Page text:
Quest Into an Unknown World
For a story, today representing your editorial team, I’m visiting the Tohoku University High Field Laboratory for Superconducting Materials. High field? Superconducting? What exactly are they researching there?
The laboratory is on the university’s Katahira Campus surrounded by lush trees, and building with a historic atmosphere.
Inside, a model of the laboratory’s hybrid magnet comes into view first. Beside it is a set instructions full of unfamiliar words, a bit intimidating.
Welcoming me were Professor Satoshi Awaji, Assistant Professor Kohki Takahashi, Assistant Professor Tatsunori Okada and grad student Ryo Otsubo. They showed me around the laboratory.
Awaji: “This is one of the few open research facilities in the world, and the only one in Japan, equipped with more than 15 high-Tc based field magnets …. Among many experiments, the researchers here measure changes in the electrical resistance of a given material when it is cooled and placed in a magnetic field.”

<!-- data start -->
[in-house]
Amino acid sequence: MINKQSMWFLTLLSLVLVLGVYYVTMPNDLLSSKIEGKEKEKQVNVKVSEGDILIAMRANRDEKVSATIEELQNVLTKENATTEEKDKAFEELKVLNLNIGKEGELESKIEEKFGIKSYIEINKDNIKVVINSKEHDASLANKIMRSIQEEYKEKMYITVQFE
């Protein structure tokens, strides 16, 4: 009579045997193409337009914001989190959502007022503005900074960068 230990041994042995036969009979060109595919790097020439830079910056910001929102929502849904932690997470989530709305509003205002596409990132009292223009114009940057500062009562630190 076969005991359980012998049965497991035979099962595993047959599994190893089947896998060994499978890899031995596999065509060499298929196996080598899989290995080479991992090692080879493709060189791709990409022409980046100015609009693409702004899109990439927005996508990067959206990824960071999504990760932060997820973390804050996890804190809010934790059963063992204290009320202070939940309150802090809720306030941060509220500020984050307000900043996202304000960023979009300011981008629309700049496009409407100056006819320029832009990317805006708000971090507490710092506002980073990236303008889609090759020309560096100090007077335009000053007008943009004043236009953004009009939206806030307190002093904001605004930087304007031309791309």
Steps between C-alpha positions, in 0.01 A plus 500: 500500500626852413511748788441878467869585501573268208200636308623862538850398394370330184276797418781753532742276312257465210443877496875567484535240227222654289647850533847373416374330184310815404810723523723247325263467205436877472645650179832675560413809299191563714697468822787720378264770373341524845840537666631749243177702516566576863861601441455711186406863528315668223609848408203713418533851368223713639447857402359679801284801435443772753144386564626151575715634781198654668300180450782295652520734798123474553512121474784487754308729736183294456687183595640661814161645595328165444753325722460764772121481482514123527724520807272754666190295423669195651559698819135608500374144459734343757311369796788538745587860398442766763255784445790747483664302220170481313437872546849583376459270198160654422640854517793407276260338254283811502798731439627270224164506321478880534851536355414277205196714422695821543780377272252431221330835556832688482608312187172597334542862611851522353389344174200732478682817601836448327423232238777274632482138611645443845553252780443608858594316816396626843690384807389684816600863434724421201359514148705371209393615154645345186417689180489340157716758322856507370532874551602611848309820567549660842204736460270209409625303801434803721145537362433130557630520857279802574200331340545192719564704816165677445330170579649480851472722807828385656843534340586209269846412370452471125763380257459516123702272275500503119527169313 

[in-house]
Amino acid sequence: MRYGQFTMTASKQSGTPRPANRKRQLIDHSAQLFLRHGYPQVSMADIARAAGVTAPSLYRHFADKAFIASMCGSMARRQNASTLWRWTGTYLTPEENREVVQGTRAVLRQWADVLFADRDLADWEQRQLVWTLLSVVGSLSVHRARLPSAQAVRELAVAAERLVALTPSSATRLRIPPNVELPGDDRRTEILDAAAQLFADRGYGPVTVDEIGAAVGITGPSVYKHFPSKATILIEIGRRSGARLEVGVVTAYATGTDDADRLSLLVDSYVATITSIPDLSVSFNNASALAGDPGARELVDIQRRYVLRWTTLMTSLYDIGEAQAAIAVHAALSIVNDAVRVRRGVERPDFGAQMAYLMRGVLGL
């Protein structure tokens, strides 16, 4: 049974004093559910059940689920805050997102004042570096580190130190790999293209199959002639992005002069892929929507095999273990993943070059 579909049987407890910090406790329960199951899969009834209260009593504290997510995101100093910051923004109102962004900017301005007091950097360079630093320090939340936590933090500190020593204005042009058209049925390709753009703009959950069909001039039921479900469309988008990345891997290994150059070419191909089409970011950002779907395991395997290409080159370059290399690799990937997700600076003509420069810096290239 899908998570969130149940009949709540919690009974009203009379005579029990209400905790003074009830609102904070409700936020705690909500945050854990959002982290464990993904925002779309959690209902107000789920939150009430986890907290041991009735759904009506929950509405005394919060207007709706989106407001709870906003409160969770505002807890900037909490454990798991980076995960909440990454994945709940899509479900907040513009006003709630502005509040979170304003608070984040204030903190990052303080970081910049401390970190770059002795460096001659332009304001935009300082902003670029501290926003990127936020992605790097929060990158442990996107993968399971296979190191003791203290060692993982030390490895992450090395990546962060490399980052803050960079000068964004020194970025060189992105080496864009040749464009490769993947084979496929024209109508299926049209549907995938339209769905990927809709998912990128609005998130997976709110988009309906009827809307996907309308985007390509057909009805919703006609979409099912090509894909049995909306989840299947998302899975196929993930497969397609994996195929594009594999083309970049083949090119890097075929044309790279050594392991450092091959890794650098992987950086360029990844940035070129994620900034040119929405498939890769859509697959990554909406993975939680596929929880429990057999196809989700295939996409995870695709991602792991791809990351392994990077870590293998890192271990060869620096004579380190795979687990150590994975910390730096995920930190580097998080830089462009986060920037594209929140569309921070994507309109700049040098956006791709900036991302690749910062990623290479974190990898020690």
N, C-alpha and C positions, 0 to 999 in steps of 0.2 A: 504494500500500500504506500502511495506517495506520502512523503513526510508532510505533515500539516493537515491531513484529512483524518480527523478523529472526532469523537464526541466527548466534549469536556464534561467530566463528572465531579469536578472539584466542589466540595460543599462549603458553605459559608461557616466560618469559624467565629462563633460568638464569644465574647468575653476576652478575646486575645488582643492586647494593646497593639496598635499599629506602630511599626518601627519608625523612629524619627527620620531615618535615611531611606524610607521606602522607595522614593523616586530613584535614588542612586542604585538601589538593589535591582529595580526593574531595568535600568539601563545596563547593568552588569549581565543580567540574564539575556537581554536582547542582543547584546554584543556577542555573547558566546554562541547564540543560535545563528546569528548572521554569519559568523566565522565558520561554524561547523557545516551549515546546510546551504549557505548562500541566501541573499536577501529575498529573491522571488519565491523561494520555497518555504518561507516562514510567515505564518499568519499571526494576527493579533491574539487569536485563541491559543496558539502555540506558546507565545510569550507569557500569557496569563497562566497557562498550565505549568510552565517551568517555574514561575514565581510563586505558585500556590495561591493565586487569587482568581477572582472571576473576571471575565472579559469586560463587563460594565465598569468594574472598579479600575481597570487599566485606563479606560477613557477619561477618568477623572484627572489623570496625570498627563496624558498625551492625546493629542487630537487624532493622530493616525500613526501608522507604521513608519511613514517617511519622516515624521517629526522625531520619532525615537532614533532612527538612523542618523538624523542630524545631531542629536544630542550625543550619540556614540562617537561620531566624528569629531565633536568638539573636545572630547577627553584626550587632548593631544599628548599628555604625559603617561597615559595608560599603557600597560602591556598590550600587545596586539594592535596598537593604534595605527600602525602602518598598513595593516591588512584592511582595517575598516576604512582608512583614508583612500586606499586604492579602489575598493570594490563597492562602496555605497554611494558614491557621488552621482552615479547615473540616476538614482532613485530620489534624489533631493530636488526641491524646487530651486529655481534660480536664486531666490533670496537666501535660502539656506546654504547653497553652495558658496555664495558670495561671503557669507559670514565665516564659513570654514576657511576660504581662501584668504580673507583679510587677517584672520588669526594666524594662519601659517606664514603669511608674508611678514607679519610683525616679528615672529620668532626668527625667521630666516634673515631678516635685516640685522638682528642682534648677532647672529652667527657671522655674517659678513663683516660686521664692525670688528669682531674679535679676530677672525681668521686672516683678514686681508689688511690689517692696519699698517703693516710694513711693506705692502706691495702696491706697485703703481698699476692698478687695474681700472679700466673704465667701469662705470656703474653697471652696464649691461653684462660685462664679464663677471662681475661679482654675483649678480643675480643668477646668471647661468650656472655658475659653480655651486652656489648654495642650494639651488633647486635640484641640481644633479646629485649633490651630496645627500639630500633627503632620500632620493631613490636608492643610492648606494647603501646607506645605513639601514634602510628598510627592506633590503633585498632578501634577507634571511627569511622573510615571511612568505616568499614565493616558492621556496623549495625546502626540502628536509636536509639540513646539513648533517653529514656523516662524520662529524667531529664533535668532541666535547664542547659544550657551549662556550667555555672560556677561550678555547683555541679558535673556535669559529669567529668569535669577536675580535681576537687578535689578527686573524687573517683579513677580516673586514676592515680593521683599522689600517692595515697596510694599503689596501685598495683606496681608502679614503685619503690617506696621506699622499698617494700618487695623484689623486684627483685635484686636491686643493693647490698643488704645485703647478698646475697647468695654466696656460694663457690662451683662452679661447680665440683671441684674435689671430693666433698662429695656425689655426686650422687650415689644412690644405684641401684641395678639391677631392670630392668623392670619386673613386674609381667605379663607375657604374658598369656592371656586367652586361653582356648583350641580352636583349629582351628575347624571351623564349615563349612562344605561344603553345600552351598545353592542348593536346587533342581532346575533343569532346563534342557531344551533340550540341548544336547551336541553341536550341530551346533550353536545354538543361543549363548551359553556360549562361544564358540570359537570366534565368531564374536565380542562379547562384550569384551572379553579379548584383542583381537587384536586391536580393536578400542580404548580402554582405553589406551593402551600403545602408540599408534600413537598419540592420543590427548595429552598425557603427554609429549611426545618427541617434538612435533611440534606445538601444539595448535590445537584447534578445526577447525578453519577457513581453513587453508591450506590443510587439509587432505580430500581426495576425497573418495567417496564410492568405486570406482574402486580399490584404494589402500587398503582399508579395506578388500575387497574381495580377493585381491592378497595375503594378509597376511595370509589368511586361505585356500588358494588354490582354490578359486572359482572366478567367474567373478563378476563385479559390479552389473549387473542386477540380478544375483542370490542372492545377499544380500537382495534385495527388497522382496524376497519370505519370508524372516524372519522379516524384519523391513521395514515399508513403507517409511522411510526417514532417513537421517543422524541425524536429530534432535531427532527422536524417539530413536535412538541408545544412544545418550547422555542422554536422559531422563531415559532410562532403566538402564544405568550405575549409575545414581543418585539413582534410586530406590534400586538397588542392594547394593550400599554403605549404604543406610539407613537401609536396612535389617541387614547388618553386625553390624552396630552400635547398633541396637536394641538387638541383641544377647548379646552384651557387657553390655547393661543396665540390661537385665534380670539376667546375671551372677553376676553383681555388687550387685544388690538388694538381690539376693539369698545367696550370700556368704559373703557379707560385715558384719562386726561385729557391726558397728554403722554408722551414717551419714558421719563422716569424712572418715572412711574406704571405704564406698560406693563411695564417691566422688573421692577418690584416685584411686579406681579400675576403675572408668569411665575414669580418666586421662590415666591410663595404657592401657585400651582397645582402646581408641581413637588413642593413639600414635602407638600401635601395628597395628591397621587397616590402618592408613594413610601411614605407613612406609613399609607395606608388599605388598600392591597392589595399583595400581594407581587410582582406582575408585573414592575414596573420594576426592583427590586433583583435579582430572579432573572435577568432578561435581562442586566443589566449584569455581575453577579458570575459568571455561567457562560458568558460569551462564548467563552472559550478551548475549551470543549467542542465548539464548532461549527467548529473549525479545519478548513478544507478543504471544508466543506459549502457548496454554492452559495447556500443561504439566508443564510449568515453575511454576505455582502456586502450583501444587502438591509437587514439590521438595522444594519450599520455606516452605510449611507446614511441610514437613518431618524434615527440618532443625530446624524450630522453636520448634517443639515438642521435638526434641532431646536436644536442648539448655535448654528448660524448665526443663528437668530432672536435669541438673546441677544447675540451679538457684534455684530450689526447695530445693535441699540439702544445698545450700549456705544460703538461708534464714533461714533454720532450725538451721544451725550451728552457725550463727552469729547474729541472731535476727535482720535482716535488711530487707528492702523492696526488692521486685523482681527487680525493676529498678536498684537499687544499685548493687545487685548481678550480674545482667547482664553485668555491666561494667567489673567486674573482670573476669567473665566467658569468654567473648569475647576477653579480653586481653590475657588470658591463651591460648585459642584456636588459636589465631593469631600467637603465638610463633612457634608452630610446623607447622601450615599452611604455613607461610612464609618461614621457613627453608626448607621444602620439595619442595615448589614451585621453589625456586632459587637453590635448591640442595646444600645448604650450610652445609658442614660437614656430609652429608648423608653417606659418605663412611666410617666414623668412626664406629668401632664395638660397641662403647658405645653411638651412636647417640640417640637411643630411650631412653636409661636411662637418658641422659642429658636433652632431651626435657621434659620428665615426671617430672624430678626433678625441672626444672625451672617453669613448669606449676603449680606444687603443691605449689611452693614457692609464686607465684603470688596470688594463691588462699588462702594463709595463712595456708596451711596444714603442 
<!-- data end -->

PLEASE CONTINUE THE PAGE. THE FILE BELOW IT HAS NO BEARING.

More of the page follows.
In the picture is a 25-tesla cryogen-free superconducting magnet, which can produce fields up to roughly 500,000 times the force of geomagnetism. (The tesla is a unit of magnetic force; 0.5 gauss = 0.05 millitesla.)
A Kito crane helps place the container of the material to be measured and liquid helium through a 52mm port into the magnetic field.
Awaji: “The application of magnetic force carries potential for us to discover previously unknown physical phenomena. I have no doubt that in the future we will contribute to the technological progress of products and materials in many fields.”
This is truly a quest into an unknown world.